Low-Code Development: The Latest Killer Tool in the Agile Toolkit?
Health care payment processor RediPay finds that a low-code development equates to lower costs and shorter production cycles—not lower functionality.
For RediPay CEO Mark Gulley, building software was the easy part.
Gulley founded RediPay, a company that facilitates direct reimbursements between patients and dental and vision providers, in 2015. It took his team three years to lay the foundation for the company, from forming key partnerships, to navigating the bureaucracy of benefits claims and zeroing in on what made its product offering unique. But when it came time to actually build RediPay's apps—one internal, one for customers and one for providers—the process took just nine weeks.
How did Gulley's team create the product, currently in beta, so quickly? He credits low-code development.
“For a startup, the way we looked at it was, we don't have any legacy systems," he says. “We can build everything in the cloud, we can build everything low-code, and we'd be almost crazy not to do it."
The dev team had fewer than 10 developers during the build cycle and now is down to fewer than five developers, a lean approach that shows the power of low-code development, Gulley says.
Low-code frees developers from using unwieldy code editors like Vim in favor of drag-and-drop graphical user interfaces (GUIs) that allow teams to build apps quickly, easily and—critically for startups—cheaply. It's a development strategy that's gone mainstream as companies face rising pressure to build and deliver apps quickly.
For a startup, the way we looked at it was, we don't have any legacy systems. We can build everything in the cloud, we can build everything low-code, and we'd be almost crazy not to do it.
— Mark Gulley, CEO, RediPay
Drag-and-Drop Visual Development in Action
RediPay turned to Atlanta-based low-code platform OutSystems, just one player in what Forrester estimates to be a $4 billion market. These platforms run the gamut, from those that help developers include custom code in their applications (low-code) to those that maximize user friendliness by ditching the code completely (no-code).
Modern platforms aren't the first to try to cut development time and resources by making development visual. In the 1980s, fourth-generation programming languages, or 4GLs, like Visual Basic, promised the power of Java with the ease of a photo editor. But those languages were proprietary and didn't allow for many integrations, if any. If developers used Visual Basic, they had to do everything in Visual Basic.
Apps today, even those made with traditional methods, are likely to contain open-source code, APIs and other non-proprietary code. As a result, low-code providers had to make integration the foundation of their platforms. Add in the ability to tap into the cloud (which didn't exist in the 4GL era), and today's low-code systems not only allow developers to use non-local computing power that can make simple apps hum—it also means that they can download functions and packages developed by others, much like traditional programming's use of libraries.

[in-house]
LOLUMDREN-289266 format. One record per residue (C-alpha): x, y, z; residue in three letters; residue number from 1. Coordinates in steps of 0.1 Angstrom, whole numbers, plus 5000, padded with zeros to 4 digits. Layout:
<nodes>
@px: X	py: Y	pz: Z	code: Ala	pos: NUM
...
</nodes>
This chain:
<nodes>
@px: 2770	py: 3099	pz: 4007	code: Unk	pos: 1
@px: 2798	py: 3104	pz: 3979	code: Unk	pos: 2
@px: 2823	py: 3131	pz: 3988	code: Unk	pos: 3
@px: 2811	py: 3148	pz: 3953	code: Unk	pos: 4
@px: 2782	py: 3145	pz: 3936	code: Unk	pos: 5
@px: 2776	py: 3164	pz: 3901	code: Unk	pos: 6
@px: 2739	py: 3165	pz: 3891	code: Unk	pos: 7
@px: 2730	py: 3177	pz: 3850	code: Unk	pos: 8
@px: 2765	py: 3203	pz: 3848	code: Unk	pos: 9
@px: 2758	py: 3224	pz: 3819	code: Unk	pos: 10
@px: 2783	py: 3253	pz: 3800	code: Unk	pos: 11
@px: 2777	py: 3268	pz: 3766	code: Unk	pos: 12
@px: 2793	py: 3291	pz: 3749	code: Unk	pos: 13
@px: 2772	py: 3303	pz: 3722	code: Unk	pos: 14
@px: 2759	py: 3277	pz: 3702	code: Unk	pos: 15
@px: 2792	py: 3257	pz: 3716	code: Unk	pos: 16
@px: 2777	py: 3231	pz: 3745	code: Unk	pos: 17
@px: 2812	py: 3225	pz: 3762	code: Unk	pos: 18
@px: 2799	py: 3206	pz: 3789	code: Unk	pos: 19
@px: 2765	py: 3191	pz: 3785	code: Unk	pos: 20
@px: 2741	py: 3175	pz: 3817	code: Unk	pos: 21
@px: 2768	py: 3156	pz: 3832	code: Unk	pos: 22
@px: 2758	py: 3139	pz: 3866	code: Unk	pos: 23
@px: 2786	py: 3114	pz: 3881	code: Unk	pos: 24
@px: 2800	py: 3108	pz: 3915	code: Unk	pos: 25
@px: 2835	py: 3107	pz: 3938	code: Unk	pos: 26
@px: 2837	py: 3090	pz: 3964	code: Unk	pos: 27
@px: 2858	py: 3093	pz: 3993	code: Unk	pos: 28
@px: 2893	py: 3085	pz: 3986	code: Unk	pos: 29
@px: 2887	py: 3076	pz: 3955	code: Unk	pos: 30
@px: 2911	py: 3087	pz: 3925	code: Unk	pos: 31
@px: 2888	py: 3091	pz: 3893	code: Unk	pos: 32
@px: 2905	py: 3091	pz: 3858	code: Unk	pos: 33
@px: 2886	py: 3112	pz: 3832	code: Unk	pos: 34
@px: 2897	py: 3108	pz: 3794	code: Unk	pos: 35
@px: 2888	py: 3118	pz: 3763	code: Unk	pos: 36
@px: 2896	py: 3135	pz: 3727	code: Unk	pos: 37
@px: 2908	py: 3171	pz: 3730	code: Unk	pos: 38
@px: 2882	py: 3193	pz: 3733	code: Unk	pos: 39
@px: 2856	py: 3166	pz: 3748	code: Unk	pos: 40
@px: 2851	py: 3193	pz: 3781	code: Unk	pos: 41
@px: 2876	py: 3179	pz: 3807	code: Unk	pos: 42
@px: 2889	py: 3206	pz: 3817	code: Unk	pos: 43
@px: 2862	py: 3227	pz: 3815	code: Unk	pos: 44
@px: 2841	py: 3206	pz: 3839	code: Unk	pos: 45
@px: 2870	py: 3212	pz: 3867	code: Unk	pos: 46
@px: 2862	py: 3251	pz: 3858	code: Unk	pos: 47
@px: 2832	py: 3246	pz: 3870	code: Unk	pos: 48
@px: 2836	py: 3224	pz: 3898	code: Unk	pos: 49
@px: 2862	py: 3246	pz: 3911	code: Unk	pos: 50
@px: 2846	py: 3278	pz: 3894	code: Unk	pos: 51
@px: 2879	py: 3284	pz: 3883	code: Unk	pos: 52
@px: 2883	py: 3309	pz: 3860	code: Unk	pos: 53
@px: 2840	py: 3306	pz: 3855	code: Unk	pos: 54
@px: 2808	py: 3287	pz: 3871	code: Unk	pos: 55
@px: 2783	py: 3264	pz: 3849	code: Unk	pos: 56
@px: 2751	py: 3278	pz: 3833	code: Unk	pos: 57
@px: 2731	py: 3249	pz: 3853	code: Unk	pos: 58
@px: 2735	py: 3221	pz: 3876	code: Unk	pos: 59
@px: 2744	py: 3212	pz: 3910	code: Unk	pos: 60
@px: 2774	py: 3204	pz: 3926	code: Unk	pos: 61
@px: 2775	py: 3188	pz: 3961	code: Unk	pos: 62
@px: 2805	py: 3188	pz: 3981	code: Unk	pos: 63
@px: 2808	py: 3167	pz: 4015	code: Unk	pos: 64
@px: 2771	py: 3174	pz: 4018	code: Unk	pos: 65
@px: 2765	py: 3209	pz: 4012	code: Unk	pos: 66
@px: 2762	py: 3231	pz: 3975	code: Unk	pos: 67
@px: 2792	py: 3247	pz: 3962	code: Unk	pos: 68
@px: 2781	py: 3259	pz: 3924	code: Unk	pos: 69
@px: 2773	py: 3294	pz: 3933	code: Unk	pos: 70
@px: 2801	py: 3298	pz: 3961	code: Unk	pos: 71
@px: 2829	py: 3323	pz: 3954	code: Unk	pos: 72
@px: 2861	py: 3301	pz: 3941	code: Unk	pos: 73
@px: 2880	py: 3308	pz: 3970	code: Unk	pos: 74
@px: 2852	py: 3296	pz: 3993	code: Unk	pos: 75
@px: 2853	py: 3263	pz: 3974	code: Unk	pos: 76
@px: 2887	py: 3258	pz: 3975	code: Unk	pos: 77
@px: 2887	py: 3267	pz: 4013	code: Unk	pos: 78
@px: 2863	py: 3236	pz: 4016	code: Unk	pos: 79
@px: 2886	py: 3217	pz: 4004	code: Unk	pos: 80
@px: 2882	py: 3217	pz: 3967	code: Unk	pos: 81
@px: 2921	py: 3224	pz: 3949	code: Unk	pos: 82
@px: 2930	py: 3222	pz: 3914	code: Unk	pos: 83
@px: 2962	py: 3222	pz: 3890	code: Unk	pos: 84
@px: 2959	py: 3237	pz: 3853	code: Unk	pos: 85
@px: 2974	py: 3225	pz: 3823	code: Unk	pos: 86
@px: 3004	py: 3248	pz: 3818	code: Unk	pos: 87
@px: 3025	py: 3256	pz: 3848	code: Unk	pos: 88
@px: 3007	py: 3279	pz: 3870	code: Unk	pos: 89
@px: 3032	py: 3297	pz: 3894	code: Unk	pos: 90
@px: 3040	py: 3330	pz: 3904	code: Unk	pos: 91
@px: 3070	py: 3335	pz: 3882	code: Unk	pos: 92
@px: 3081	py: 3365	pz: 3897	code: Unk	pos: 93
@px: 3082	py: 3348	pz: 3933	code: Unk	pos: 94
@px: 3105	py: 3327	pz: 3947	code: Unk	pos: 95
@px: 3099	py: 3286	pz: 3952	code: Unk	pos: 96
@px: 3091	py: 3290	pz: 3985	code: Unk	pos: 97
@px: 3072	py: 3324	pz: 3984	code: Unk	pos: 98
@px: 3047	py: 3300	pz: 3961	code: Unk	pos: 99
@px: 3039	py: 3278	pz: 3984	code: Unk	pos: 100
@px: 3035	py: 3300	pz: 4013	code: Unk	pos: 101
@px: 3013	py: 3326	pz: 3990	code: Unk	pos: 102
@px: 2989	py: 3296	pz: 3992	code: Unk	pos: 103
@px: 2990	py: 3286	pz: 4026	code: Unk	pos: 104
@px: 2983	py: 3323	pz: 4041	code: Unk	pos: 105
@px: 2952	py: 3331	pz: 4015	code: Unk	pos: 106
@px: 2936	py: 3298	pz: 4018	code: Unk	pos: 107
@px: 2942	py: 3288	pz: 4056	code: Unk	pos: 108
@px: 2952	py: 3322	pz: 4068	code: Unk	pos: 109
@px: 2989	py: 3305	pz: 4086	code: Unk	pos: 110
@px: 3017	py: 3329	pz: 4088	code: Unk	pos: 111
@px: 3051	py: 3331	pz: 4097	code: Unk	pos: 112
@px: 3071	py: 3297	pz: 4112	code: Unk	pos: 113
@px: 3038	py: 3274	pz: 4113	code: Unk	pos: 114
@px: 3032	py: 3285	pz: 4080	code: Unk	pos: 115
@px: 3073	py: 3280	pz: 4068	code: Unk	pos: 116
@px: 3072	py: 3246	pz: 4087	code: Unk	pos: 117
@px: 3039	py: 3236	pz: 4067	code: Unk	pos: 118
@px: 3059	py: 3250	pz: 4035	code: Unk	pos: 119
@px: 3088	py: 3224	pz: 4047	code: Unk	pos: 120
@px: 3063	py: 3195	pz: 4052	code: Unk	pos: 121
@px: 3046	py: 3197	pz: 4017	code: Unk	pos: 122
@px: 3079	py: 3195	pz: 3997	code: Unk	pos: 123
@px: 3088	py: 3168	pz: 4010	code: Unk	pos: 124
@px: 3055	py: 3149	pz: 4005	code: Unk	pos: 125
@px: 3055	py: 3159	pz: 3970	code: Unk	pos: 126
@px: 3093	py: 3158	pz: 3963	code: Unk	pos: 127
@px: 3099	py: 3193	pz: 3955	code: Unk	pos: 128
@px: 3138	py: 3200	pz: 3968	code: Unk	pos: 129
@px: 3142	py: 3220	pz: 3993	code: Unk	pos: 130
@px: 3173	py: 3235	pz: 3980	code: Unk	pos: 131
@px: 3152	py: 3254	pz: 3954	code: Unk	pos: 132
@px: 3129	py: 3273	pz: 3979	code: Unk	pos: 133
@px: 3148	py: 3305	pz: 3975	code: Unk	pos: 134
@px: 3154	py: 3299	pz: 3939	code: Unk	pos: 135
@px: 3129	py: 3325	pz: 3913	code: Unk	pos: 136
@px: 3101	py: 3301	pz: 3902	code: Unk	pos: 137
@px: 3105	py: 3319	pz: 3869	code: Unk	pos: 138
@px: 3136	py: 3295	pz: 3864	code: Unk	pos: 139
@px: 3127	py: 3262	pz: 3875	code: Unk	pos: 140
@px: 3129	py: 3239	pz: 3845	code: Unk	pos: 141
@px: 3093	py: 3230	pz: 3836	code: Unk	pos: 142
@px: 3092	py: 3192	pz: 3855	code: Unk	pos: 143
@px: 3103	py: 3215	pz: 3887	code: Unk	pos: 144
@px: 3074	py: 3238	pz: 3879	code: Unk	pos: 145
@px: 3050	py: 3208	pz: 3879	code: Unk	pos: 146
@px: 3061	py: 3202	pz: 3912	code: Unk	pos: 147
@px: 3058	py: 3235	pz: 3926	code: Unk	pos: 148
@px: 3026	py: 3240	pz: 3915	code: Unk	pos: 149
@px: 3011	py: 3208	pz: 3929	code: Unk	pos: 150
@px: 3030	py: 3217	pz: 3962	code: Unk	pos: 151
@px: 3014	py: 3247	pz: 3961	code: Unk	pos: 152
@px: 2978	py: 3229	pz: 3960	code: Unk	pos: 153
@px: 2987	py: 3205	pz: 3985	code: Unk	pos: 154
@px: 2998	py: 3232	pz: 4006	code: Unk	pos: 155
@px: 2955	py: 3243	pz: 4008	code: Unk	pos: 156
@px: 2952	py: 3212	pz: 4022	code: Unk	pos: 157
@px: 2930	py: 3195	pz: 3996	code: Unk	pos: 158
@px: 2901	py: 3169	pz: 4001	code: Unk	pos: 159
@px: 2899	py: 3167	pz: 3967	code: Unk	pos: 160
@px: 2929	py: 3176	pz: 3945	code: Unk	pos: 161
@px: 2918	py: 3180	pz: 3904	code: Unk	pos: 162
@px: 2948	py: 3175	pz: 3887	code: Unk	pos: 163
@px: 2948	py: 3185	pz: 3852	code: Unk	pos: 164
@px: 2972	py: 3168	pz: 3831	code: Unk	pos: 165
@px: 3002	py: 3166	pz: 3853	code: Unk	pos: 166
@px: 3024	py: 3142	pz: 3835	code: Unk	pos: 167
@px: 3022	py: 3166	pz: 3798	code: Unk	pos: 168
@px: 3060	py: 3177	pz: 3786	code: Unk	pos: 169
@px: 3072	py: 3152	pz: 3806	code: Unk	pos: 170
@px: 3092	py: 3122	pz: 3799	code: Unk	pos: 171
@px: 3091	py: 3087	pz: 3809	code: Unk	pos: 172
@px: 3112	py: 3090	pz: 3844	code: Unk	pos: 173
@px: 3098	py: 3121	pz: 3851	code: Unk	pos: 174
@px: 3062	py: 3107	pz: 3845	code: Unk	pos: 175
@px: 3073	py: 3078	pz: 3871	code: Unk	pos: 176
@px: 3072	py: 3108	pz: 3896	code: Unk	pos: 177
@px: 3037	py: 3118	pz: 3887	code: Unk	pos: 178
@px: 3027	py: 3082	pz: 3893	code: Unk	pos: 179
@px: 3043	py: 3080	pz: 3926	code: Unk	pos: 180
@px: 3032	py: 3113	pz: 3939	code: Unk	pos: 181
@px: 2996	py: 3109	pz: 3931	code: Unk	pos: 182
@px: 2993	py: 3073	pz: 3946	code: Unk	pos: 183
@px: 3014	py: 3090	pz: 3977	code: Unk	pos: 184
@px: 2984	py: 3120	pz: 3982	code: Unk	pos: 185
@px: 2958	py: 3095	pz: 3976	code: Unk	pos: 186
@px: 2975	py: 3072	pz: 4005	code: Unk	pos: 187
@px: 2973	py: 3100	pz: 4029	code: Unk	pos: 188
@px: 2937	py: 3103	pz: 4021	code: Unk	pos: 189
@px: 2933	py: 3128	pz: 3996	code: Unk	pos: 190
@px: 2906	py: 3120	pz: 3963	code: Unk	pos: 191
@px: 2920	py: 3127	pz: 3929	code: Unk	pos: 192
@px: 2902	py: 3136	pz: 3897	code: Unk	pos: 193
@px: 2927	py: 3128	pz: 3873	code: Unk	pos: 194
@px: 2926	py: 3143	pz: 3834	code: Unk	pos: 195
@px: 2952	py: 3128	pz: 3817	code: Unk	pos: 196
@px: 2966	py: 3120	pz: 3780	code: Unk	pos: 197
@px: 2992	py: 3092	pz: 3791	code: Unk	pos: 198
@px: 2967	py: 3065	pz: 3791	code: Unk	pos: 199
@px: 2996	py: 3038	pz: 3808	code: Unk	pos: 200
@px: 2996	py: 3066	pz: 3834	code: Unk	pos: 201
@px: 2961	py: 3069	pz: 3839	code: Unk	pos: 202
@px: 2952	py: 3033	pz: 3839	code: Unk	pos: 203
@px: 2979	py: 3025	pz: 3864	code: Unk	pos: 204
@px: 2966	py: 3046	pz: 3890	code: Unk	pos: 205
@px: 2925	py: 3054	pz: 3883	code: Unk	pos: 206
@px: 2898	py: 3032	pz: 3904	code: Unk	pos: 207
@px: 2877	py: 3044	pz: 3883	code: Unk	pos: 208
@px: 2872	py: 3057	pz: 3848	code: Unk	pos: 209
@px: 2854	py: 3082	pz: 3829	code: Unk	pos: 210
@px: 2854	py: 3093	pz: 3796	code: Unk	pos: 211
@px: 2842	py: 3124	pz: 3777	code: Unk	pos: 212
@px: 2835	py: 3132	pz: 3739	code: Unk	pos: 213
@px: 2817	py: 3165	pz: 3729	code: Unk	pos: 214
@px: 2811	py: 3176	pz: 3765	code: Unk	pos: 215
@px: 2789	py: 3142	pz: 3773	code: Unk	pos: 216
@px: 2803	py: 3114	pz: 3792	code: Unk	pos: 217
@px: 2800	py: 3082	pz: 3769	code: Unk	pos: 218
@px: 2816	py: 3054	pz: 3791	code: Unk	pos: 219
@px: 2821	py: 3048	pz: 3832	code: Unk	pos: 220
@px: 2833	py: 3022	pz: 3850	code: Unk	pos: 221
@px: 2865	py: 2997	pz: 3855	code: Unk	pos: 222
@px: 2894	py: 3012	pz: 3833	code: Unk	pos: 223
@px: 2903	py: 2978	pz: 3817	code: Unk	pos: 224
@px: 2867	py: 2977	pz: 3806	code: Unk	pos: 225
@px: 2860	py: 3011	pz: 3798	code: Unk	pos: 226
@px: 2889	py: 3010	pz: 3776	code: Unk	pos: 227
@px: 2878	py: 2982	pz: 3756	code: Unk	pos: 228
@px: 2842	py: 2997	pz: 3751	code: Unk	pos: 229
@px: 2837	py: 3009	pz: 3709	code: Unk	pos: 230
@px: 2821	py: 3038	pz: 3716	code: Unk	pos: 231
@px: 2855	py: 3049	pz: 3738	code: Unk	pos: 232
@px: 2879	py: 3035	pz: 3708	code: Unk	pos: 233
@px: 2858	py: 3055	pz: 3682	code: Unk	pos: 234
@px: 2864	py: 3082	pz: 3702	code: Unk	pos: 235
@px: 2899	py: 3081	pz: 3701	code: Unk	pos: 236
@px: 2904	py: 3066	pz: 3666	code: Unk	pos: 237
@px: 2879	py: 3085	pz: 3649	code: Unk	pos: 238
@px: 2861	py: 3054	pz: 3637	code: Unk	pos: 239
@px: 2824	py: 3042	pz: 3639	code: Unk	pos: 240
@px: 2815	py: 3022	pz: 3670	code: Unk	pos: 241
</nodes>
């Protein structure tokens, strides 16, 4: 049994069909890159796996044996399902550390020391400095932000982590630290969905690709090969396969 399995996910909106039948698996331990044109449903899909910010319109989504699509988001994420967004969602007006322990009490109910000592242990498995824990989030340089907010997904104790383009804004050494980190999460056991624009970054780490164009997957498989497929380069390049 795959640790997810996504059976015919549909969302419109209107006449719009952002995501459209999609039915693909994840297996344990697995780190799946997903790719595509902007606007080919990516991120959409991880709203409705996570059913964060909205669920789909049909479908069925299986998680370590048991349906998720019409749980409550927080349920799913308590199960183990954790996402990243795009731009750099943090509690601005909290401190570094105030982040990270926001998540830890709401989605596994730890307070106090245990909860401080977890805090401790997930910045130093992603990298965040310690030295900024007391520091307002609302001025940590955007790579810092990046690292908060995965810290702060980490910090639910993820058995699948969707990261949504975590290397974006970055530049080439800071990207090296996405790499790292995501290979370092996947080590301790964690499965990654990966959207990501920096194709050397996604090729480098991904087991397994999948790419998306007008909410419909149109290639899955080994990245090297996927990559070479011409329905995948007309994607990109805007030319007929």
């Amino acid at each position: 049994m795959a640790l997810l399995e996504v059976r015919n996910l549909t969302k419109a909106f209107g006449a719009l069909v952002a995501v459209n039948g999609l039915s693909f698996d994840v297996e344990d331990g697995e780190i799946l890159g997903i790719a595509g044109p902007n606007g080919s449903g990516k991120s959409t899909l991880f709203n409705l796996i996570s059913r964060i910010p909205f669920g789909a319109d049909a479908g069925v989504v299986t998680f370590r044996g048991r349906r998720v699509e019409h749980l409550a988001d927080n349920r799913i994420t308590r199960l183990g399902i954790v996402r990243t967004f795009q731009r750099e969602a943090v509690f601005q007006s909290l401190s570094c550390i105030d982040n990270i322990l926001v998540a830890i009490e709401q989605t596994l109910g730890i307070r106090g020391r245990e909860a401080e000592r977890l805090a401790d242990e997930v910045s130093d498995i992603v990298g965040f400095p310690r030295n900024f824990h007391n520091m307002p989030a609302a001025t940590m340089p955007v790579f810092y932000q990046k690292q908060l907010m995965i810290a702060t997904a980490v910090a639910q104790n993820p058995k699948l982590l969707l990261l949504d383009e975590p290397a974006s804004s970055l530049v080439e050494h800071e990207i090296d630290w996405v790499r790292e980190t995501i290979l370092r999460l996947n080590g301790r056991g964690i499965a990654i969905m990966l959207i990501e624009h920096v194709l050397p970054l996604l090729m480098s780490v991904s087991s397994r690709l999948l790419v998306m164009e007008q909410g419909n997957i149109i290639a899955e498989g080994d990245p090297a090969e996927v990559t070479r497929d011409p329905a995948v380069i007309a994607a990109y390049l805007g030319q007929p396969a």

The potential of the new generation of GUI app builders is immense, from simple internal databases to, say, managing a whole airport. Jason Bloomberg, founder of agile consultancy Intellyx, recalls how the managers of an airport came to him for help creating an app to run the entire facility, from tracking passengers entering the airport to back office operations to human resources. Bloomberg says it would have been difficult to do such a feat with a traditional development framework.
“One, it would be enormously expensive. Two, it would take you years. And three, you'd end with something you didn't want because you'd laid out all these requirements at the beginning and by the time you're done, things have changed," he says.
This example shows why the low-code/no-code approach has become essential in the agile toolkit. So why isn't everyone using it?
A Powerful Tool—But Not for Everyone
Of course, some apps really do require a bottom-up approach, particularly those that use nascent technologies like augmented reality. But even when companies aren't trying to build the next unicorn app, vested interests can prevent adoption. Bloomberg cites a few principal snags: consultants who thrive on protracted development pipelines, IT departments whose existences are tied to convoluted legacy systems, and teams brimming with coders eager to defend their turf.
And this is precisely why RediPay's Gulley opted out. "With custom development," he says, "you end up with an expert you have to rely on. Someone owns the code. It's their baby, so to speak."
But with a low-code approach, Gulley managed to avoid the ownership pitfall and substantially cut down on development costs. He estimates that the amount of human resources committed to building the RediPay apps was about five times smaller than it would have been had they been built from scratch.
That, Gulley says, has made future development choices easy ones to make. “Having gone through this process," he says, “I would never consider going back to the traditional development model."